3

Investigation of the phosphatidylinositol 3-kinase pathway in B cells

Ma, Kewei 05 1900 (has links)
There is hardly a cellular process that is not regulated in some way by phosphoinositides, which makes biochemical and physiological studies of these lipids extremely important. PI 3-kinases are key regulators of phosphoinositide metabolism and have been shown to affect a large variety of cellular responses. The key products of PI 3-kinases that have functional activity in higher eukaryotic cells are PI(3,4,5)P₃ and PI(3,4)P₂. PI(3,4,5)P₃ is universally accepted as one of the most important second messengers in signal transduction. However, our knowledge of the functions of PI(3,4)P₂ as a lipid second messenger is much less precise. In this dissertation, work was undertaken to elucidate the regulation of PI(3,4,5)P₃ and PI(3,4)P₂ production and downstream signaling in B cells. Cells with membrane targeted exogenous SHIP were utilized to manipulate phosphoinositide levels. The relationship of PI(3,4,5)P₃ and PI(3,4)P₂ levels to downstream PKB phosphorylation and activation was studied. PI(3,4,5)P₃ and PI(3,4)P₂ levels were found to closely correlate with PKB phosphorylation levels at Thr308 and Ser473, respectively. In addition, PI(3,4)P₂ levels determine the PKB activity in the cytosol; while PI(3,4,5)P₃ levels determine PKB activity at the plasma membrane. Different doses and different forms of B cell receptor (BCR) agonists were used for stimulation. PI 3-kinase activation was studied carefully following stimulation with low doses of anti-BCR antibody and F(ab')₂ fragments. Low concentrations of F(ab')₂ fragments produced higher levels of PI(3,4,5)P₃ than did a high concentration of F(ab')₂ fragments. Downstream PKB signaling was studied in these models. Similar conclusions were drawn from both SHIP over-expressing BJAB cells and dose-dependent BCR stimulations. We speculated that phosphoinositides’ regulation of the kinetics of PKB phosphorylation at Ser473 and Thr308 might be mediated by additional proteins. Investigation of plasma membrane-associated PKB showed that it formed a protein complex of around 400KD, which we attempted to characterize further with respect to PKB phosphorylation and association with lipids. In conclusion, phosphoinositide production is intricately regulated in vivo to control downstream signaling. The levels of PI(3,4)P₂ and PI(3,4,5)P₃ have precise and profound effects on PKB and other molecules such as TAPP and Bam32. This study has contributed new insight into the PI 3-kinase signaling pathway from the aspect of phosphoinositide lipid function. / Medicine, Faculty of / Medicine, Department of / Experimental Medicine, Division of / Graduate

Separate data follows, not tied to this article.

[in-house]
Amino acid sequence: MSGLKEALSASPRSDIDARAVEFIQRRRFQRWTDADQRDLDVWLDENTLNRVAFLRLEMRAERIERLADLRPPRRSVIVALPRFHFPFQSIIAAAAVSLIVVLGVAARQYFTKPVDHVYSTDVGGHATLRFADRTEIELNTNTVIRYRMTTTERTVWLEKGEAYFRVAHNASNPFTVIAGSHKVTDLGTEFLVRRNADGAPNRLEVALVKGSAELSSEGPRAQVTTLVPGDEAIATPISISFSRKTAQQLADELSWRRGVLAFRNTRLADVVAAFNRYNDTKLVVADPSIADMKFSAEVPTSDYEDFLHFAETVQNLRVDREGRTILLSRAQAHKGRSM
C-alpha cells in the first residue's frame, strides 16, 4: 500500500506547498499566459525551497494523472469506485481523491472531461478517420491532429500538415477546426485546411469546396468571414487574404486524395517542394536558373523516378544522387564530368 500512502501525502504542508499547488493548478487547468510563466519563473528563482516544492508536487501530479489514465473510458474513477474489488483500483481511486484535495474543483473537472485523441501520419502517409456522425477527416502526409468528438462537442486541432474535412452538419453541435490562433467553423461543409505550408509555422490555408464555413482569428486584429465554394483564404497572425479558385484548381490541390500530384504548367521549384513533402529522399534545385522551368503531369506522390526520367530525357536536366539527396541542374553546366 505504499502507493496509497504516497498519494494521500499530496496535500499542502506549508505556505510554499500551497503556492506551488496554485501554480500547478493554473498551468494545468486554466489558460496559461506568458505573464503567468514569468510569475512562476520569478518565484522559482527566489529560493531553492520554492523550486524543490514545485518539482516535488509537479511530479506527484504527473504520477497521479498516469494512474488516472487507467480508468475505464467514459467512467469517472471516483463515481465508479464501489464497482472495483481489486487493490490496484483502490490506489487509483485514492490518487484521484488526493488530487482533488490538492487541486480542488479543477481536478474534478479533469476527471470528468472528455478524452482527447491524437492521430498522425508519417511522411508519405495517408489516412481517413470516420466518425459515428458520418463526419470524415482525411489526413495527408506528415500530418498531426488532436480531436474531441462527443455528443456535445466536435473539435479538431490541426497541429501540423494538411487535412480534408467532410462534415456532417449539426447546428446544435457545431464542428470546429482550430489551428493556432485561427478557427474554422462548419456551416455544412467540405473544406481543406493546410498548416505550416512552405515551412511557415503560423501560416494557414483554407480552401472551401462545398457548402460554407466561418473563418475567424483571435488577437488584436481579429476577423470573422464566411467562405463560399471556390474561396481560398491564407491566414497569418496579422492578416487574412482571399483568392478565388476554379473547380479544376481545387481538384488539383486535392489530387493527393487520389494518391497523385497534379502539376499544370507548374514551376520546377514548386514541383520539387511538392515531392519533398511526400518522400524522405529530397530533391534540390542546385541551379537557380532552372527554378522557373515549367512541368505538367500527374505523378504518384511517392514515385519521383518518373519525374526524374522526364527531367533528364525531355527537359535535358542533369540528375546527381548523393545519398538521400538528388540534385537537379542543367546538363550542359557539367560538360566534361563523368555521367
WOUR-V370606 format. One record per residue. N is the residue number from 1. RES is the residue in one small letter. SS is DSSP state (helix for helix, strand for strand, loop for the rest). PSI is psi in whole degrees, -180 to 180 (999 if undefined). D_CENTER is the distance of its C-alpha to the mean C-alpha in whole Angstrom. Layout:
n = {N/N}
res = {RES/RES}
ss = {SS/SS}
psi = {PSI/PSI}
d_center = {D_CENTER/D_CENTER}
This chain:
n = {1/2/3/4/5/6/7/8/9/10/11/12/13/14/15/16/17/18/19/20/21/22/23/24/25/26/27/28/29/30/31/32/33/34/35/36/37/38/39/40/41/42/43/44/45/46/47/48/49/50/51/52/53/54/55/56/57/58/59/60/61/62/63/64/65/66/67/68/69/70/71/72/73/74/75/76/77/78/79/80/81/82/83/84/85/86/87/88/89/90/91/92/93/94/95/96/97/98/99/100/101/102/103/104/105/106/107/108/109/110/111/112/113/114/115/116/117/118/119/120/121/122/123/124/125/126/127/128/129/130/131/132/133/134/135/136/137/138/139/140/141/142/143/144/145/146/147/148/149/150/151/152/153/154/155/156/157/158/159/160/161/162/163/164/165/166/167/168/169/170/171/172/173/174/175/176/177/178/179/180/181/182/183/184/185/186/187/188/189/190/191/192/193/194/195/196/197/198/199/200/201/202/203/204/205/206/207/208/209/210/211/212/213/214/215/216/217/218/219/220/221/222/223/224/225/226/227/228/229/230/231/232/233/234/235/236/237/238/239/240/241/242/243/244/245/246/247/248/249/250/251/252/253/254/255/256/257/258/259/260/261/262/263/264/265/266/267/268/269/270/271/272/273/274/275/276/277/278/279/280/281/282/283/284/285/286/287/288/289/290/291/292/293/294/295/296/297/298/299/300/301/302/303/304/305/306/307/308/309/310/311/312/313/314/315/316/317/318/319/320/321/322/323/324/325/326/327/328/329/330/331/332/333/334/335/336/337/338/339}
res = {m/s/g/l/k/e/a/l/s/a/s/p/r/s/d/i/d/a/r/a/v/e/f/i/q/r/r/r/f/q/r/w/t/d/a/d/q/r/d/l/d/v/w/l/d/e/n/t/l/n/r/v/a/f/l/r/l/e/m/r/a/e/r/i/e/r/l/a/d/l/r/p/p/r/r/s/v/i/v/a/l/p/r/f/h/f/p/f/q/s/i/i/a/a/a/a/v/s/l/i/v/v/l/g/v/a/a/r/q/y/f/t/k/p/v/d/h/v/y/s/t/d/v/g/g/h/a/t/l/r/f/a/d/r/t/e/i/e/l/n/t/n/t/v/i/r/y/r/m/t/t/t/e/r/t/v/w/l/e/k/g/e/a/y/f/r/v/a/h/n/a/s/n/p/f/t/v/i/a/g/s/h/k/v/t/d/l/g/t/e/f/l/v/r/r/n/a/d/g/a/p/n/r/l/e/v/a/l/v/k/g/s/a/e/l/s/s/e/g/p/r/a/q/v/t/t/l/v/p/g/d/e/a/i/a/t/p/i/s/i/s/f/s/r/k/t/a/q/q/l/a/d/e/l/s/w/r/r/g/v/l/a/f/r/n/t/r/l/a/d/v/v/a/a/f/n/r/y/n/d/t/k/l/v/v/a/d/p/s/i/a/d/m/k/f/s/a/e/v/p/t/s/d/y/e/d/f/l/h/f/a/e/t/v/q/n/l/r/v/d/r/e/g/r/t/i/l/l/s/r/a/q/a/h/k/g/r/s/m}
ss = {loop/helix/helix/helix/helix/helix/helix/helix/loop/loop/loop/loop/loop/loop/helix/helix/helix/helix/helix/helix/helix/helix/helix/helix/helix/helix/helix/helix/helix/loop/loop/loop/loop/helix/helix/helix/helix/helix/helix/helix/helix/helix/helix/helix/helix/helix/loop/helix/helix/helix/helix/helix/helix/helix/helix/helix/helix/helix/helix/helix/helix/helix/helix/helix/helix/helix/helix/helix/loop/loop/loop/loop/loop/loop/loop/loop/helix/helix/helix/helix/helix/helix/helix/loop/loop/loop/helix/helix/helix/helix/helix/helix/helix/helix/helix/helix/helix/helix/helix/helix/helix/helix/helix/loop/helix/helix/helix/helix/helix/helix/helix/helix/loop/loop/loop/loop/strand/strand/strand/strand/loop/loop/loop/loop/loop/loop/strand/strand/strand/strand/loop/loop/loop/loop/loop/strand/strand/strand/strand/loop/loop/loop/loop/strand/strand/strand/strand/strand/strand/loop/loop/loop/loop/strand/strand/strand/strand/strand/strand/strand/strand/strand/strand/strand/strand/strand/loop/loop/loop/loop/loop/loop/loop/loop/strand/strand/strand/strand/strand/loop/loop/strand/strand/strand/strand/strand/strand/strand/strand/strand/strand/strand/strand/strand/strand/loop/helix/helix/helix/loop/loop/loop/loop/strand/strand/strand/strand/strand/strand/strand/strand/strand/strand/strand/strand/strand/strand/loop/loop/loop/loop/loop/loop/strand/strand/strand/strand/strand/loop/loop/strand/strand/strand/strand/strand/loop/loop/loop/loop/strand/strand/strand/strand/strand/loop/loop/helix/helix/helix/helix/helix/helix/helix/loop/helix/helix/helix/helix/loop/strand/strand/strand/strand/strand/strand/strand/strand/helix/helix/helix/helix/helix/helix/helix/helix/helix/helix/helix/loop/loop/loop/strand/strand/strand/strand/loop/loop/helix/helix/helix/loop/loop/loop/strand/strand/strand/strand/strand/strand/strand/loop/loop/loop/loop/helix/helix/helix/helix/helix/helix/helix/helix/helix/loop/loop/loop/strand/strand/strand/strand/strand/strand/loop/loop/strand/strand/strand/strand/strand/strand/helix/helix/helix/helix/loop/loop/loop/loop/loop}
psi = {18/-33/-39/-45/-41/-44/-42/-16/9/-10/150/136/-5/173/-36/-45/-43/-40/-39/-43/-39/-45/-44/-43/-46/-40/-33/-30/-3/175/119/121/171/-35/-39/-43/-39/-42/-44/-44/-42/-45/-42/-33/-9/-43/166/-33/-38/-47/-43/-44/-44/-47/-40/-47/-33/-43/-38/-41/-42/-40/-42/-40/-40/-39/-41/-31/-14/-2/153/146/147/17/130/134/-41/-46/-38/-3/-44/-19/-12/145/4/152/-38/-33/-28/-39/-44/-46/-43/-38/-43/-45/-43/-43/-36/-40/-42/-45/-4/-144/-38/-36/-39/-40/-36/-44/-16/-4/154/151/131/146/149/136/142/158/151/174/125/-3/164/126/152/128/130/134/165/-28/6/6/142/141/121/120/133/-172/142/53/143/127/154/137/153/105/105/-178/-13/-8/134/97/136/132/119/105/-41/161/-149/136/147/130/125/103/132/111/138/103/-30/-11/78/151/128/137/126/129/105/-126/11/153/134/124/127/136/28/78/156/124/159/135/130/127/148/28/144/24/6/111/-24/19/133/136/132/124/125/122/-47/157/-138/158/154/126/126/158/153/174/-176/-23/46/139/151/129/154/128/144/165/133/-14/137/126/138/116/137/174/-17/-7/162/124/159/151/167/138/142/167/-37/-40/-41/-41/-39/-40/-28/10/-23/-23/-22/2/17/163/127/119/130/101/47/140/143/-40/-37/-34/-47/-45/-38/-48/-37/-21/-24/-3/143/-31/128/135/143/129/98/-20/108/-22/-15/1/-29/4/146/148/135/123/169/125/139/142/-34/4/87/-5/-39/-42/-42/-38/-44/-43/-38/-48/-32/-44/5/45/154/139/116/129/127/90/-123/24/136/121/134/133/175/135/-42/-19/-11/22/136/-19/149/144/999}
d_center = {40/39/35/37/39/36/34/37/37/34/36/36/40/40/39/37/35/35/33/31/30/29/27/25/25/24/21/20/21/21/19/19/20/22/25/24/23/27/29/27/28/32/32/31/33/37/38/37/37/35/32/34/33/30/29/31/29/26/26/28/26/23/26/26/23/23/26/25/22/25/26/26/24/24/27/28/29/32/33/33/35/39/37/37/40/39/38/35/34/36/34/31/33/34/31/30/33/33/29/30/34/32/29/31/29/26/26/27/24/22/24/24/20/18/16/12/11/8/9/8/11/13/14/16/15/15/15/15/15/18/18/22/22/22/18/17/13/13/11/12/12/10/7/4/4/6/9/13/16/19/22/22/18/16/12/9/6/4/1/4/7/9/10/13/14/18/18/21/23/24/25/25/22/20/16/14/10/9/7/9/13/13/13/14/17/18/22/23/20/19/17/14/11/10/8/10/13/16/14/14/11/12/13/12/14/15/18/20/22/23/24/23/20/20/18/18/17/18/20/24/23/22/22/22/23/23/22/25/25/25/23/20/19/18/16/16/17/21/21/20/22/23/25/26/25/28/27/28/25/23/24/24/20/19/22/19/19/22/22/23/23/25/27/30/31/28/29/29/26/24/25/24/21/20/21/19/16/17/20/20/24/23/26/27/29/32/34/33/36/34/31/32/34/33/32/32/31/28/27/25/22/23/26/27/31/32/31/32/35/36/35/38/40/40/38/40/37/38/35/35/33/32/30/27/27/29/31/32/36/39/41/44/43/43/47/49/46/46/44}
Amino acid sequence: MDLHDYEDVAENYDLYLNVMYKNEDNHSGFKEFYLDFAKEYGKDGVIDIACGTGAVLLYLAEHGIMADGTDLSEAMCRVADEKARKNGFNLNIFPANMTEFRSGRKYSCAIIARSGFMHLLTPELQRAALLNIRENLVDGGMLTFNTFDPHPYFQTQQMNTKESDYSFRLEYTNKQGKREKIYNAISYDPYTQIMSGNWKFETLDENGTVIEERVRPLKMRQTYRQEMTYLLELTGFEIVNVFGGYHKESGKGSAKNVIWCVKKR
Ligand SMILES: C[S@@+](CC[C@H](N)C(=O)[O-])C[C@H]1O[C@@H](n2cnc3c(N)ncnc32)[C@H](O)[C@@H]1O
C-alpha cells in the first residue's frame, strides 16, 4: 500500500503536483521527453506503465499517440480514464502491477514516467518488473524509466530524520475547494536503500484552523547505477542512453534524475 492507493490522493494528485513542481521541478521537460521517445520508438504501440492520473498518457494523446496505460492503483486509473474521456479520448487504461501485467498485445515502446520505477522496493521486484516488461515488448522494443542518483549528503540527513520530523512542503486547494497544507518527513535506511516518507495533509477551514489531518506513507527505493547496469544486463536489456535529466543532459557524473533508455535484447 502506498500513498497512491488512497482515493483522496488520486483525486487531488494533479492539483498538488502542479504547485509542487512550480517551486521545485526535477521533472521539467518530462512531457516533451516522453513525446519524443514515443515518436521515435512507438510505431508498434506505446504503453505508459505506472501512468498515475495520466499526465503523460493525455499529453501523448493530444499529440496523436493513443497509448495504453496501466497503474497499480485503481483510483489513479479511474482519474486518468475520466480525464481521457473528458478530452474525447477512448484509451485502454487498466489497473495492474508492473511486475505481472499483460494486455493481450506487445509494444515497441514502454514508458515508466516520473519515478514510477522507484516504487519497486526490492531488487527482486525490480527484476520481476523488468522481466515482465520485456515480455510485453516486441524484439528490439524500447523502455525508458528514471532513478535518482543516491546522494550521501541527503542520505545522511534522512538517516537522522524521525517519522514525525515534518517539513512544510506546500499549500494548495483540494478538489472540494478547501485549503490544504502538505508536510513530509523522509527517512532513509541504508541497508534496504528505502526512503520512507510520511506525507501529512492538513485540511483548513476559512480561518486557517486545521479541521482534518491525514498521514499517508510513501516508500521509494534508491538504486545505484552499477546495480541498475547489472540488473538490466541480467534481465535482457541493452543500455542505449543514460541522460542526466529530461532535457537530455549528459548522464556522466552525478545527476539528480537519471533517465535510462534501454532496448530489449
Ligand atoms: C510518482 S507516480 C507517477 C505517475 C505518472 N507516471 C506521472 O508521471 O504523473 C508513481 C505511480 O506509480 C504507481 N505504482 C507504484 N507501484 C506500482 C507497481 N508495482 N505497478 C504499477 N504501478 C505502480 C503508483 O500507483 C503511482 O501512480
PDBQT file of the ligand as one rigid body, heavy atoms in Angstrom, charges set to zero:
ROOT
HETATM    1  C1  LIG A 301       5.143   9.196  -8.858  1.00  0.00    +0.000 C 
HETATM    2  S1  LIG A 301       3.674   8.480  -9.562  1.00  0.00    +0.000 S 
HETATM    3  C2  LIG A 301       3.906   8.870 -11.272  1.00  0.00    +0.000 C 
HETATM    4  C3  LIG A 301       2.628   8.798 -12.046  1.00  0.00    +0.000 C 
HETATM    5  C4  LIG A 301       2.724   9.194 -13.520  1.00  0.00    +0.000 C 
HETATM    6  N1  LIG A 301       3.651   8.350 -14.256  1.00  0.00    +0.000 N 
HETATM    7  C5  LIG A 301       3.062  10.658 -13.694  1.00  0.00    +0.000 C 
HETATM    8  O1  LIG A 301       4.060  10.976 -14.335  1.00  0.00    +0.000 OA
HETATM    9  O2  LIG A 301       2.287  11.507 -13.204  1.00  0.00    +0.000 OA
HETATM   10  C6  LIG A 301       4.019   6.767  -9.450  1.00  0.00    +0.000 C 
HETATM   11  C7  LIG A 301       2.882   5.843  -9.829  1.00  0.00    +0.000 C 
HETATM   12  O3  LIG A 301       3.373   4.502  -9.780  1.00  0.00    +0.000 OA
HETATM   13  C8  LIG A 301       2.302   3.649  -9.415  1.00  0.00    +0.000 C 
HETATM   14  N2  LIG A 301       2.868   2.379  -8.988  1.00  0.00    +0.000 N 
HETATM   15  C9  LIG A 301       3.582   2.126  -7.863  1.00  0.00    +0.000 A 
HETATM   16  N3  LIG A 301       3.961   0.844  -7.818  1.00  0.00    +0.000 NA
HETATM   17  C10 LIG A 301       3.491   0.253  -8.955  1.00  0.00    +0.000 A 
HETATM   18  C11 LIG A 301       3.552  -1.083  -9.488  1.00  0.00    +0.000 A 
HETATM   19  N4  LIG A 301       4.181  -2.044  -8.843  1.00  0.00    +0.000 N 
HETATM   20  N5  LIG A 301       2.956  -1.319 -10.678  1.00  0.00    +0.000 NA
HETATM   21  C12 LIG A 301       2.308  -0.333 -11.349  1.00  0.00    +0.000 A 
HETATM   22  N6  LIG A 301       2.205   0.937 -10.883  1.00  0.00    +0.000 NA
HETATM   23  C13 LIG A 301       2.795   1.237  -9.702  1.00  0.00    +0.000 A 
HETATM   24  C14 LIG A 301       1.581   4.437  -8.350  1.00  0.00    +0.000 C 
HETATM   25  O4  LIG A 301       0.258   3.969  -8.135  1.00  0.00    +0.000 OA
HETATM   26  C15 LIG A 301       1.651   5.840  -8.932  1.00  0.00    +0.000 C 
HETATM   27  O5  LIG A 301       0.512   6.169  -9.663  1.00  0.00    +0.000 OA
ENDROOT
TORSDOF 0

4

Phosphorylated Motif Recognition and Mechanisms of Cell Signaling in Actin-cytoskeletal Regulation

Blasutig, Ivan M. 20 January 2009 (has links)
The actin cytoskeleton is critical to the proper function of cells and its misregulation can lead to human disease states. As a consequence, actin dynamics is tightly controlled. To gain further insight into the mechanisms controlling actin dynamics, my studies have focused on two families of proteins implicated in actin regulation. The Nck proteins act as molecular adaptors in signal propagation by linking upstream mediators, which they recognize through the Nck SH2 domain, to downstream effectors, which bind the Nck SH3 domains. I have found that Nck is required in podocyte cells for proper foot process formation, a process involving actin cytoskeletal reorganization, and therefore for proper kidney function. Furthermore, I show that Nck links the podocyte adhesion protein nephrin to actin polymerization. In cell-based assays, nephrin-induced actin polymerization is dependent on an interaction with functional Nck, which occurs through binding of three phosphorylated tyrosine sites within the cytoplasmic tail of nephrin to the Nck SH2 domain. Finally, I demonstrate that the enteropathogenic E.coli protein Tir reorganizes the cytoskeleton by molecular-mimicry of nephrin-like signaling. The srGAP proteins are GTPase activating proteins that attenuate the activity Rho GTPases, proteins directly involved in actin cytoskeletal control. The regulatory mechanisms that control srGAP activity are unclear. I have found that the srGAP family members srGAP1, srGAP2, and srGAP3 interact, through their carboxy-terminal region with 14-3-3 proteins, and that this interaction is dependent on protein kinase C-induced phosphorylation of srGAP. 14-3-3 binding does not affect the activity of srGAP2, as determined using cell-based GAP assays. Further studies are required to clarify the biological significance of this interaction to srGAP regulation. The data presented in this thesis furthers our understanding of signaling networks that control the actin cytoskeleton, and brings us closer to the goal of fully understanding actin dynamics and cellular signaling.
5

Phosphorylated Motif Recognition and Mechanisms of Cell Signaling in Actin-cytoskeletal Regulation

Blasutig, Ivan M. 20 January 2009 (has links)